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            There are few effective treatments for ankylosing spondylitis, which causes substantial morbidity. Because of the central role of tumor necrosis factor alpha in the spondyloarthritides, we performed a randomized, double-blind, placebo-controlled trial of etanercept, a recombinant human tumor necrosis factor receptor (p75):Fc fusion protein, in patients with ankylosing spondylitis. Forty patients with active, inflammatory ankylosing spondylitis were randomly assigned to receive twice-weekly subcutaneous injections of etanercept (25 mg) or placebo for four months. The primary end point was a composite of improvements in measures of morning stiffness, spinal pain, functioning, the patient's global assessment of disease activity, and joint swelling. Patients were allowed to continue taking nonsteroidal antiinflammatory drugs, oral corticosteriods (< or =10 mg per day), and disease-modifying antirheumatic drugs at stable doses during the trial. Treatment with etanercept resulted in significant and sustained improvement. At four months, 80 percent of the patients in the etanercept group had a treatment response, as compared with 30 percent of those in the placebo group (P=0.004). Improvements over base-line values for various measures of disease activity, including morning stiffness, spinal pain, functioning, quality of life, enthesitis, chest expansion, erythrocyte sedimentation rate, and C-reactive protein, were significantly greater in the etanercept group. Longitudinal analysis showed that the treatment response was rapid and did not diminish over time. Etanercept was well tolerated, with no significant differences in rates of adverse events between the two groups. Treatment with etanercept for four months resulted in rapid, significant, and sustained improvement in patients with ankylosing spondylitis.
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              Inflammatory diseases of the eye were known to the ancients, but only recently have the underlying mechanisms to this problem become better defined. During the middle portion of this century, most cases of uveitis thought to be caused by infectious agents, such as those responsible for syphilis and tuberculosis. Since then, it has become clear that endogenous mechanisms of immunomodulation play an important role in these disorders, which along with environmental and genetic factors make up an important triad. Animals studies have indicated the pivotal role of the T-cell in many of these disorders. The development of T-cell lines has helped to further delineate cell to cell interactions that occur during an ocular inflammatory event. The presence in the eye of uveitogenic antigens raises the strong possibility of autoimmune driven processes as well, similar to what is seen in the animal models. The better understanding of ocular inflammatory mechanisms has led to improved therapeutic strategies, including Sandimmune, and more recently Cyclosporine G, a related compound that may be less nephrotoxic. Newer therapeutic strategies will focus on even more novel modes of immunomodulation, probably without the use of medications.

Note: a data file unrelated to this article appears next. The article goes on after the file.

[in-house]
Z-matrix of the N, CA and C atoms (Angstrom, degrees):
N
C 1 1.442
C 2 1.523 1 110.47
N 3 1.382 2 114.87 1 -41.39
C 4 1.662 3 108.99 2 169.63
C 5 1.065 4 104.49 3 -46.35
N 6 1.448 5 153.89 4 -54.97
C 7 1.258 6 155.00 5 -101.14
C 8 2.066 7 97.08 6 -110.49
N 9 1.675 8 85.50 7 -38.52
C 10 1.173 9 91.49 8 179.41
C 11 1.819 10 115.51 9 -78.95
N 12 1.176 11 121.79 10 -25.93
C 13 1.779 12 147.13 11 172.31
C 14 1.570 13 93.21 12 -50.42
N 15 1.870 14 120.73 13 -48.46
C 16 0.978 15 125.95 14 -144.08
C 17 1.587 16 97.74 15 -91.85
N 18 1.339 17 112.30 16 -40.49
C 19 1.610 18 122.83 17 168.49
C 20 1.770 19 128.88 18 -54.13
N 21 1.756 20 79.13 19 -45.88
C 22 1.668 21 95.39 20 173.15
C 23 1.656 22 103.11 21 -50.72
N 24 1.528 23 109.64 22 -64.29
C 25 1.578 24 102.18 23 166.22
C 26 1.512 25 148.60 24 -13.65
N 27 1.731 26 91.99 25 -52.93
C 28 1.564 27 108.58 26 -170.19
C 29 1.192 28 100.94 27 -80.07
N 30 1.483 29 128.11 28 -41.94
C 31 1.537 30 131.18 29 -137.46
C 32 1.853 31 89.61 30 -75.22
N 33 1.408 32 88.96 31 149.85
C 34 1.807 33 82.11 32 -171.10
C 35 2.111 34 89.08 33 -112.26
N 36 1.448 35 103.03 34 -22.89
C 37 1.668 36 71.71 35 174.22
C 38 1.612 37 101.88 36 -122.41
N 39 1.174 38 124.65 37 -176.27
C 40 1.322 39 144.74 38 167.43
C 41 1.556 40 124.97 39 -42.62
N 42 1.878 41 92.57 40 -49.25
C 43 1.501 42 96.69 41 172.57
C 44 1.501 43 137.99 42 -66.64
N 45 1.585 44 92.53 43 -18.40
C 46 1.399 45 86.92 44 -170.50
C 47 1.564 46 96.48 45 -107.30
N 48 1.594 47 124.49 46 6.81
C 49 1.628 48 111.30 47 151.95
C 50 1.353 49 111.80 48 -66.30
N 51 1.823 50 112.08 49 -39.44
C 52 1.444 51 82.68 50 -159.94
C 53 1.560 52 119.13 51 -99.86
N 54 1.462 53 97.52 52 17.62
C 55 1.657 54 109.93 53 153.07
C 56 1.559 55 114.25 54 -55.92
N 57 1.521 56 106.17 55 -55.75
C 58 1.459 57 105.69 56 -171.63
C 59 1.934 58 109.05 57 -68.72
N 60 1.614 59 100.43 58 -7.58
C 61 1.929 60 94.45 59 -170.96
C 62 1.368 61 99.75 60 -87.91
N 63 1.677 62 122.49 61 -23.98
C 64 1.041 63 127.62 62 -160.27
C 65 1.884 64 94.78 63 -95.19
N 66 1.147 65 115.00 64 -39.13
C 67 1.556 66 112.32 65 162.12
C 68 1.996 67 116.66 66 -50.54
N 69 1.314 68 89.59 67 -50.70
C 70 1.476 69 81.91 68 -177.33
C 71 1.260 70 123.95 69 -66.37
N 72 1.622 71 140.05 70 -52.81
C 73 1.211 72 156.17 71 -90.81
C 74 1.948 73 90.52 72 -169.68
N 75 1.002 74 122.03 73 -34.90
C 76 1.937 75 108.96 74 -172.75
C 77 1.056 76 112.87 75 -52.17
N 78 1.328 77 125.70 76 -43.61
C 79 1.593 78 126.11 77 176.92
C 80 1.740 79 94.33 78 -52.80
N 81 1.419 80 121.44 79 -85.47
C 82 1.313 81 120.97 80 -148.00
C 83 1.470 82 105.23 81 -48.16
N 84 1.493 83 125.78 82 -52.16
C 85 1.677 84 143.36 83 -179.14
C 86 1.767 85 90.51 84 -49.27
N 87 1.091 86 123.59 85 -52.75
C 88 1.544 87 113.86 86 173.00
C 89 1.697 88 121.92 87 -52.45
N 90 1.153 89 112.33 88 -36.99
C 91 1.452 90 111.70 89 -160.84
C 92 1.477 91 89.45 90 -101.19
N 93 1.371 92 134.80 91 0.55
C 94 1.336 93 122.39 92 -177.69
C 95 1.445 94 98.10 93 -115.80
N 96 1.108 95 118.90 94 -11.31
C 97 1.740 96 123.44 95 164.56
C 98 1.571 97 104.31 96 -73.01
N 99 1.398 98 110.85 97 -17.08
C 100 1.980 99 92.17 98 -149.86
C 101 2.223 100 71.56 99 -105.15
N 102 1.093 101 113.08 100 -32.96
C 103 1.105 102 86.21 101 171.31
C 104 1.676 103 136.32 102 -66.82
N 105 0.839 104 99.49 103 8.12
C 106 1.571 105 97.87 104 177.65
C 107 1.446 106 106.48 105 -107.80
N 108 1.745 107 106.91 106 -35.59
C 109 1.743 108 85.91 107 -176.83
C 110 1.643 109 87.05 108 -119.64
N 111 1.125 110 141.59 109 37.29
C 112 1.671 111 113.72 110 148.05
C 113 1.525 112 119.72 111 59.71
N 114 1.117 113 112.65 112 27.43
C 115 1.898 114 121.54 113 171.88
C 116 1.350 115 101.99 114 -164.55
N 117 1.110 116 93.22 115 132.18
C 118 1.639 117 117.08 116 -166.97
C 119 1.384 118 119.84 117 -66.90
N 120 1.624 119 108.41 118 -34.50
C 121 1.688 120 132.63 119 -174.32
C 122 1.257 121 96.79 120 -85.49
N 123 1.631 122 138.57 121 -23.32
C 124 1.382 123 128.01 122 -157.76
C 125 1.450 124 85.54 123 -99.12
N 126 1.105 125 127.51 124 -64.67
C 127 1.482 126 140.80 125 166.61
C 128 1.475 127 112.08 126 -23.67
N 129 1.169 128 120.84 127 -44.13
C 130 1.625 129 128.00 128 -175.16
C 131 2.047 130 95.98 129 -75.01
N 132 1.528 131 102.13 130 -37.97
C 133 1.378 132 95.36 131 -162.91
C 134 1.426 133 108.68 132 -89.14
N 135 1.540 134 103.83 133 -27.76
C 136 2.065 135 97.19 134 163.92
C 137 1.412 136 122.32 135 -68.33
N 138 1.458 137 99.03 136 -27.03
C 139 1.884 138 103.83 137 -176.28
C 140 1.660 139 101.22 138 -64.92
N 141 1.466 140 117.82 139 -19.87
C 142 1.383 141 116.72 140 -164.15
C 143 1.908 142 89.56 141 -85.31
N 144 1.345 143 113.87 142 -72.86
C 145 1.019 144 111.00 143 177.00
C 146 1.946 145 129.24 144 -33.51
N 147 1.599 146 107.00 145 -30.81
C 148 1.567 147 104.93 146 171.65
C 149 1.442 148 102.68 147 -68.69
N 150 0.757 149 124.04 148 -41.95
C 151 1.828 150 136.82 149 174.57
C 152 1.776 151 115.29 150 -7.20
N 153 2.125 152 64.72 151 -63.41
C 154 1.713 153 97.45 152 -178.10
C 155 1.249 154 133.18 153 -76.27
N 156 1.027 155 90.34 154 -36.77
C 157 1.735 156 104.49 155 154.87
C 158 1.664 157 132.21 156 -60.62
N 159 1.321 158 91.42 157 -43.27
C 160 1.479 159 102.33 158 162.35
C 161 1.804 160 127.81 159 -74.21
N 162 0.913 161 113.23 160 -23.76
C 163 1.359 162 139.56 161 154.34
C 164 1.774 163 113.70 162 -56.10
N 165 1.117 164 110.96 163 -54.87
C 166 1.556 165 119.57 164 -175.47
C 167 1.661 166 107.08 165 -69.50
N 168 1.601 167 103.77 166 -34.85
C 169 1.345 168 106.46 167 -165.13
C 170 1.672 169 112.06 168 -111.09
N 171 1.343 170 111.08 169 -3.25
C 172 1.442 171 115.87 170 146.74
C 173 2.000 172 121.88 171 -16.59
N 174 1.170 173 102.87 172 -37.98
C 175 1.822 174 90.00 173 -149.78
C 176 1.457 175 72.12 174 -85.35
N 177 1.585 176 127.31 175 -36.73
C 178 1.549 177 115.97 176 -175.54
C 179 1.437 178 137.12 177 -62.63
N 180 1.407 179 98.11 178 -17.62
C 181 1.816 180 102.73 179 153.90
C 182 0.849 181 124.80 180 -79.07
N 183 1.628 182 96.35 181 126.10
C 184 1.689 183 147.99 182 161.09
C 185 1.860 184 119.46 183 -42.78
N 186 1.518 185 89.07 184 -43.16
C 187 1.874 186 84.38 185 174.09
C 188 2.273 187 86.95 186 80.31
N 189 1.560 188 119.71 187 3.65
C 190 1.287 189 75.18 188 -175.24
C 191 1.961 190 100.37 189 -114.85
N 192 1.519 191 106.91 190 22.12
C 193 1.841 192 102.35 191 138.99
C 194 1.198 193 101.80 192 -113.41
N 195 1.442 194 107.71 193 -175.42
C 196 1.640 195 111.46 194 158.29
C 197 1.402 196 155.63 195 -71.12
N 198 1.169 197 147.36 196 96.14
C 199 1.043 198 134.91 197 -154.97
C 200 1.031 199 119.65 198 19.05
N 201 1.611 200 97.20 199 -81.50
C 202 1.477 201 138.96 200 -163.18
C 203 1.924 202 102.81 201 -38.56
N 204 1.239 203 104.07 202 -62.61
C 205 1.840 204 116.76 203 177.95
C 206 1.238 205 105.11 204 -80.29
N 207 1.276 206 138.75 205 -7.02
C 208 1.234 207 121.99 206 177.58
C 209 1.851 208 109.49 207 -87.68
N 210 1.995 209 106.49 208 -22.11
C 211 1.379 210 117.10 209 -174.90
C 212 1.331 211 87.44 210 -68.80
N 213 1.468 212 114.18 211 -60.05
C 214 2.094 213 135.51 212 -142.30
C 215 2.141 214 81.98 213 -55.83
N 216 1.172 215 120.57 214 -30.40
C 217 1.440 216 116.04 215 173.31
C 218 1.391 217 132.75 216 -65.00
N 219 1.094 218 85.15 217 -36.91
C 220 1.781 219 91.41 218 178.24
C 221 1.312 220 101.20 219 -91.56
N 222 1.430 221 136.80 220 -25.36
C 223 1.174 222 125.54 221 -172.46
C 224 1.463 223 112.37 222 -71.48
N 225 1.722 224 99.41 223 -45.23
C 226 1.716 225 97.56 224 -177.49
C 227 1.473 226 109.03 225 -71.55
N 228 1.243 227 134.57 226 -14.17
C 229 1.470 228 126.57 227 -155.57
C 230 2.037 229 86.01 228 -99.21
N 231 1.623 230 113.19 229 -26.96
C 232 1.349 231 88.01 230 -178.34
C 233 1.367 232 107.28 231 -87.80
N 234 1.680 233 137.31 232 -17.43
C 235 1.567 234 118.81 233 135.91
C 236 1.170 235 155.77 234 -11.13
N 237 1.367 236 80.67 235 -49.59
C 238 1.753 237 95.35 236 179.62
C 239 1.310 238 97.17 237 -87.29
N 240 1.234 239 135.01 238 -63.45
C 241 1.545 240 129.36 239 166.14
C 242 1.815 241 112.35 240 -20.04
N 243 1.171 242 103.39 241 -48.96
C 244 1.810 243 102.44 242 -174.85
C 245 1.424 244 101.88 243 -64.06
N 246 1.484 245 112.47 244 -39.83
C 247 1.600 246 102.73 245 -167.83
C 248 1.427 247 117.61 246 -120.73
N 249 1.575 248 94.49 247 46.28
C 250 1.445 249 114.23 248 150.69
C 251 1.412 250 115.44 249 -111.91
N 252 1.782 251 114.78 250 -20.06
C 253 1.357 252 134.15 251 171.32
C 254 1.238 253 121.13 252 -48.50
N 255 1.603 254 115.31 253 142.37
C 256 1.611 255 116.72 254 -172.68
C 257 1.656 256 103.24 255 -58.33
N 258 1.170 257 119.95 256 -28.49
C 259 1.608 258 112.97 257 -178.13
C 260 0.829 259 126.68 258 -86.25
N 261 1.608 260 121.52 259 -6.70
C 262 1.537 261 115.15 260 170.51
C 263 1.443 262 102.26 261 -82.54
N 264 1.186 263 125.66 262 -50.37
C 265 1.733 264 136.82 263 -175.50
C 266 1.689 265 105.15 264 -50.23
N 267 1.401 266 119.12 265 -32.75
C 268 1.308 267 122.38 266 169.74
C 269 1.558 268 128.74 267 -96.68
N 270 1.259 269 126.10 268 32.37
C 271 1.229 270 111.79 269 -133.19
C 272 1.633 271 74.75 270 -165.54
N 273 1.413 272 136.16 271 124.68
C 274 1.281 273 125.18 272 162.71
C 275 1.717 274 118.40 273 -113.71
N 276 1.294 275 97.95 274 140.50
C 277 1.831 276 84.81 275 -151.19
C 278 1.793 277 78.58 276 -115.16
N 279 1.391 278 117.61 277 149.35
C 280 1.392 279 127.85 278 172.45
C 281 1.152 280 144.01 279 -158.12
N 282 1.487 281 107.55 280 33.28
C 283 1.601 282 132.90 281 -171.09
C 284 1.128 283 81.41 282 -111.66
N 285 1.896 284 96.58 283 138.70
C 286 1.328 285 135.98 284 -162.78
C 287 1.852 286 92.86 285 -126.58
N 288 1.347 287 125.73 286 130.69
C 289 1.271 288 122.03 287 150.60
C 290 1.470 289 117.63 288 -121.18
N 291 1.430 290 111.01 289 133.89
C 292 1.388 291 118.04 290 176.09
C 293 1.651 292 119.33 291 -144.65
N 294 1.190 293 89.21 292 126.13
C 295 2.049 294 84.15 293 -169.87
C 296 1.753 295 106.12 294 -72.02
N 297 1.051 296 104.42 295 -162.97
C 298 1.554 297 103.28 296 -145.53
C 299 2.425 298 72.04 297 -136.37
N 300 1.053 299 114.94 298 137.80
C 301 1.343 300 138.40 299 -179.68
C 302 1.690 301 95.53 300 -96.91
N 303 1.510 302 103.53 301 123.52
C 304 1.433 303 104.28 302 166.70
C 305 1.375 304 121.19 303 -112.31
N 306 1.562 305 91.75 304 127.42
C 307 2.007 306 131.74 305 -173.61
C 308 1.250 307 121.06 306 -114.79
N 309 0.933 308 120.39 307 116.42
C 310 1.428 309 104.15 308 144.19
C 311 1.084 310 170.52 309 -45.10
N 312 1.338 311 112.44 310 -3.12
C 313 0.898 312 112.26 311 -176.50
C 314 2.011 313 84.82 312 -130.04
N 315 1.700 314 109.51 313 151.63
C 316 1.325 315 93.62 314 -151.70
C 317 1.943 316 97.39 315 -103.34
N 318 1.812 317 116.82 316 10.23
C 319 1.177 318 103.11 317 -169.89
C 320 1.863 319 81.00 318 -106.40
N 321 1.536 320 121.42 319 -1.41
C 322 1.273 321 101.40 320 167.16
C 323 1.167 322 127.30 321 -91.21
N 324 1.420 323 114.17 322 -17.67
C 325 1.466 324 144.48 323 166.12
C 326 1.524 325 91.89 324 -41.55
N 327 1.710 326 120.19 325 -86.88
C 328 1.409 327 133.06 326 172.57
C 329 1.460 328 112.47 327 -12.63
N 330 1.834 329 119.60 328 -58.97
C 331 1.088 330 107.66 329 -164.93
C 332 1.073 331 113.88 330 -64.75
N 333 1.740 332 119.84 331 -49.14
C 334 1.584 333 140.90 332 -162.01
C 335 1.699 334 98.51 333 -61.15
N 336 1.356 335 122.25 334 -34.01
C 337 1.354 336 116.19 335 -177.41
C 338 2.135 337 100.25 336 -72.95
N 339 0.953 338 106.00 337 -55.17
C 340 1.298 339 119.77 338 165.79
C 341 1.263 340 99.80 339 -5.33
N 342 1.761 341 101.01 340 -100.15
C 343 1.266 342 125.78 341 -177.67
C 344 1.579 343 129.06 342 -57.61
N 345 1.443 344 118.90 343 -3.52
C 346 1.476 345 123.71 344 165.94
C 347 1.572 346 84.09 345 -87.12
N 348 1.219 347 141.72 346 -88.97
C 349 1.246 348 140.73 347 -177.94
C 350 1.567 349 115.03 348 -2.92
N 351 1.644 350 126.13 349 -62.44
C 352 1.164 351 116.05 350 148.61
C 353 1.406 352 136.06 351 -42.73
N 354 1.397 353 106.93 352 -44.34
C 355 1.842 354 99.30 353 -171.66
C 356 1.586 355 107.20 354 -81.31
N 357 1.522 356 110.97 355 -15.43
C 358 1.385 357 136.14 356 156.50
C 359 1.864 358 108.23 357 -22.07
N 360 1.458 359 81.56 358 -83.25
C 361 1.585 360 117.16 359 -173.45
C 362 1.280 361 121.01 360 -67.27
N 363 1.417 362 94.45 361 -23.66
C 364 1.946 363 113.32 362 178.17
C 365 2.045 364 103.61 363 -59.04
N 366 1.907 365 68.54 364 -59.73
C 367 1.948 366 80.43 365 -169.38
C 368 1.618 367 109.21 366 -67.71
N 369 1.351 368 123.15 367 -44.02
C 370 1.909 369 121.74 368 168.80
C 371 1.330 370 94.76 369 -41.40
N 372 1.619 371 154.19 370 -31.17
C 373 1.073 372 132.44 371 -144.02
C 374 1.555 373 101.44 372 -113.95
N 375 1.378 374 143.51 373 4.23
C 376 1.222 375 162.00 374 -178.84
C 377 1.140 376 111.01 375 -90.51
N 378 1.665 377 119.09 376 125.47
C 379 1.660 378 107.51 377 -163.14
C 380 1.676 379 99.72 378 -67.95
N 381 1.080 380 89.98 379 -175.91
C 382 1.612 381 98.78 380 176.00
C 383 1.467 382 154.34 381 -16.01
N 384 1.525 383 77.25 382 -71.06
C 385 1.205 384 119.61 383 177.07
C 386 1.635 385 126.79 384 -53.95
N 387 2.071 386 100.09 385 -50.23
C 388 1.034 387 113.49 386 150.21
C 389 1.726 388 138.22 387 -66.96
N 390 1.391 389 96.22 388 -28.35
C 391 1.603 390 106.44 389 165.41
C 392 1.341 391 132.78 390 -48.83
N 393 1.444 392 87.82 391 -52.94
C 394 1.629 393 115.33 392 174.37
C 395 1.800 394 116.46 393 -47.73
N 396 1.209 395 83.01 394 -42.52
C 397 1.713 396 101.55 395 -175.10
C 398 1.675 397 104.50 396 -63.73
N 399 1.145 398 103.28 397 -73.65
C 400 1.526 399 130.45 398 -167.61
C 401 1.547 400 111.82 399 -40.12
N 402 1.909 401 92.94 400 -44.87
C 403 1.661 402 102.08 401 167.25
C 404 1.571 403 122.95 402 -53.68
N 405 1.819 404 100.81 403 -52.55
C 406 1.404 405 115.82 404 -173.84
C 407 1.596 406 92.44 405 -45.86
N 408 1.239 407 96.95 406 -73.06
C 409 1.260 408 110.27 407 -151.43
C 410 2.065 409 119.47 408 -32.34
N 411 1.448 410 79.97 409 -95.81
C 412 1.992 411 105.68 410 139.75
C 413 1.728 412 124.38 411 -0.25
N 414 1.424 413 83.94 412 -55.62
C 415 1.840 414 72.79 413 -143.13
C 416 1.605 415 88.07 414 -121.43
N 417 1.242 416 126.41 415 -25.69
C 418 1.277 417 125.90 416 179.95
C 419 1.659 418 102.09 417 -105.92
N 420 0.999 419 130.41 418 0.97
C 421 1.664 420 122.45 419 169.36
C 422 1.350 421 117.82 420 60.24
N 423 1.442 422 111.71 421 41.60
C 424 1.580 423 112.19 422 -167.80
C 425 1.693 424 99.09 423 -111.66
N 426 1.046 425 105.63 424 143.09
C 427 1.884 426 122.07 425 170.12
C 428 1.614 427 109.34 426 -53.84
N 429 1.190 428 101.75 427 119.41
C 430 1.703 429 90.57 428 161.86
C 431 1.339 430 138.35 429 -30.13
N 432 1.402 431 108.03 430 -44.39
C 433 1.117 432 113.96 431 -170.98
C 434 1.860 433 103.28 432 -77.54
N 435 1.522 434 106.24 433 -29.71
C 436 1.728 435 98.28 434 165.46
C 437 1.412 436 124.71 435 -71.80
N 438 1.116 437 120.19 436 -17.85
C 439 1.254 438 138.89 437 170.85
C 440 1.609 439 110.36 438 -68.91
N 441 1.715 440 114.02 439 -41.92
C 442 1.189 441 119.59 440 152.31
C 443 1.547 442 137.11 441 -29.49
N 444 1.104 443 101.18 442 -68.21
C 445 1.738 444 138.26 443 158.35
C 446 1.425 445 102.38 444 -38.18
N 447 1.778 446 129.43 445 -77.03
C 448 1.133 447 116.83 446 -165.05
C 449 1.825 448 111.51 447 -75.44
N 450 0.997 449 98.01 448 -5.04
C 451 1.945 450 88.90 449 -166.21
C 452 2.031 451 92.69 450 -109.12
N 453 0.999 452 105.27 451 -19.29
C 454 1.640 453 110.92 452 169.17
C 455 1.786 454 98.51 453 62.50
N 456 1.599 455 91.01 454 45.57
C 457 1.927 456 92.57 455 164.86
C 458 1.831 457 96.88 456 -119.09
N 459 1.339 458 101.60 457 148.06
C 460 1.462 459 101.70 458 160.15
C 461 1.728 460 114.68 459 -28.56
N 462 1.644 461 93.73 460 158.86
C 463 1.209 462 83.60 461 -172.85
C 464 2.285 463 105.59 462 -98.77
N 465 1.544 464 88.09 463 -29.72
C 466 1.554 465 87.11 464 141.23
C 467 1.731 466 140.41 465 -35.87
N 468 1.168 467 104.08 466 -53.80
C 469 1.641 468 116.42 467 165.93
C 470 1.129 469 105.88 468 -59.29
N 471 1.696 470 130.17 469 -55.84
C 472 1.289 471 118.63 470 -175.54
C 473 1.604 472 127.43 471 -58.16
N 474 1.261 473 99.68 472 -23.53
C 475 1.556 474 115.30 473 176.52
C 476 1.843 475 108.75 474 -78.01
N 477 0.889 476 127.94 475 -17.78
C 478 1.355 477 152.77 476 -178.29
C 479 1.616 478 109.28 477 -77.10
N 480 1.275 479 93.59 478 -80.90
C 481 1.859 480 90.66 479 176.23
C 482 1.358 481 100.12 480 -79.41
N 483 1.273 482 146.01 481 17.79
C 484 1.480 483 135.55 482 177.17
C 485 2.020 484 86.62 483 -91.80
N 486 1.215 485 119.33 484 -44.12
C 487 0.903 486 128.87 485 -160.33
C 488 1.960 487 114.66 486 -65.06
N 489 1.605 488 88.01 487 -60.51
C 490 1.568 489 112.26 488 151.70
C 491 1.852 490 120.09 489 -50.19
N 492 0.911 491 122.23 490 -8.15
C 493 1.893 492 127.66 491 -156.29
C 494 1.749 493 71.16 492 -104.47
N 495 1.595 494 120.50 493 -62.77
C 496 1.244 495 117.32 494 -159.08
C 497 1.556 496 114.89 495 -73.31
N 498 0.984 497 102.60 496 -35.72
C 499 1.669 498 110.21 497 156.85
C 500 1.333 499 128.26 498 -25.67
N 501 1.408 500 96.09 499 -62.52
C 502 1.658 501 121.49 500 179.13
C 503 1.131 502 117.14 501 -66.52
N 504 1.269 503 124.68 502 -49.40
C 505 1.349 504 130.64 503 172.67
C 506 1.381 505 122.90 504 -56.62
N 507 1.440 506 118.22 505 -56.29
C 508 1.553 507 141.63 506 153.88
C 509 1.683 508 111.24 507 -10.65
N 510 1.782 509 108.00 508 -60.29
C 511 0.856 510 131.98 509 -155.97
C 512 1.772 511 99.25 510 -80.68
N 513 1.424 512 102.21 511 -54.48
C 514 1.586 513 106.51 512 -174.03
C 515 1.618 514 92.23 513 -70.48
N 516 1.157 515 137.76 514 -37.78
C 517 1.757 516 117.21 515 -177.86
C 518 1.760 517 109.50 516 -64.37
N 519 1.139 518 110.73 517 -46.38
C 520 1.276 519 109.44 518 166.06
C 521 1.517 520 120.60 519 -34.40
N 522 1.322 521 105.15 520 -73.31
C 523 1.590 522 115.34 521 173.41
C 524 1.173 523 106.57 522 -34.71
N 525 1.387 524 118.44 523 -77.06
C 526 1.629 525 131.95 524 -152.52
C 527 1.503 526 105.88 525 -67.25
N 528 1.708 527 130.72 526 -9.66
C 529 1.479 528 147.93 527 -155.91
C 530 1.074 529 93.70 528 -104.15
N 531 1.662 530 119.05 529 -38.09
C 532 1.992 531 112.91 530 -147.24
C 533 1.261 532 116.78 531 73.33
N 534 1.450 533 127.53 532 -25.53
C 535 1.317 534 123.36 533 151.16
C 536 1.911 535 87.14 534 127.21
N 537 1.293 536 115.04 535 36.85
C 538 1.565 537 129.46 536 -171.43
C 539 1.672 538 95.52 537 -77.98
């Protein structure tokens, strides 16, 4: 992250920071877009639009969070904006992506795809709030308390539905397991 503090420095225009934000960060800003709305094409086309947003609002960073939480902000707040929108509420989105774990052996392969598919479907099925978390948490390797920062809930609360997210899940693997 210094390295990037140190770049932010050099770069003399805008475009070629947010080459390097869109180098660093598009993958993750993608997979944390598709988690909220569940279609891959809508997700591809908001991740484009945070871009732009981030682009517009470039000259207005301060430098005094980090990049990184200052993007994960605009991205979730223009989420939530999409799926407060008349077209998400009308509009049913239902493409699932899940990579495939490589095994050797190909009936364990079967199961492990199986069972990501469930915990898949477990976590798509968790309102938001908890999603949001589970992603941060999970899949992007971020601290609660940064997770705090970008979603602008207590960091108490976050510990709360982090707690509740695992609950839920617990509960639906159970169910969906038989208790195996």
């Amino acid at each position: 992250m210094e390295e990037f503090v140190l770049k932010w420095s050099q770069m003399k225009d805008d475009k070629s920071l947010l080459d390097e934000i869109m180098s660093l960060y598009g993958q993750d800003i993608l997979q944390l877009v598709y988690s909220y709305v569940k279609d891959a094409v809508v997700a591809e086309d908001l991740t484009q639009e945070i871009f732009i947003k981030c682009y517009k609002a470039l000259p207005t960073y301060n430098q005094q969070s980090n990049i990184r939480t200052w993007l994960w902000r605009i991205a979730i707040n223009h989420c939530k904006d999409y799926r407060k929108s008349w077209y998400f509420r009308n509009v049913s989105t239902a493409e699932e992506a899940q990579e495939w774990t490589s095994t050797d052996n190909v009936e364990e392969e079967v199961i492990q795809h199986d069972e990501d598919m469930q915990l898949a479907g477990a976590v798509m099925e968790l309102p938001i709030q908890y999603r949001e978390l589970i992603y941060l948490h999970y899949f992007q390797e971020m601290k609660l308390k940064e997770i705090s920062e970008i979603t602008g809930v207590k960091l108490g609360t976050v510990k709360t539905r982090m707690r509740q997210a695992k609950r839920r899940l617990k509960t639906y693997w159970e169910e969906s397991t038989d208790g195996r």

Author and article information

                Ophthalmic Res
                Ophthalmic Research
                S. Karger AG
                April 2005
                20 May 2005
                : 37
                : 2
                : 112-116
                aCharité, University School of Medicine Berlin, Campus Virchow Klinikum, Clinic of Ophthalmology, Berlin, Germany; bUniversidad Autónoma de Barcelona, Barcelona, Spain
                84271 Ophthalmic Res 2005;37:112–116
                © 2005 S. Karger AG, Basel

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                Page count
                Figures: 2, Tables: 1, References: 29, Pages: 5
                Original Paper

                Vision sciences, Ophthalmology & Optometry, Pathology

                Interleukin-2, Uveitis, TNF-α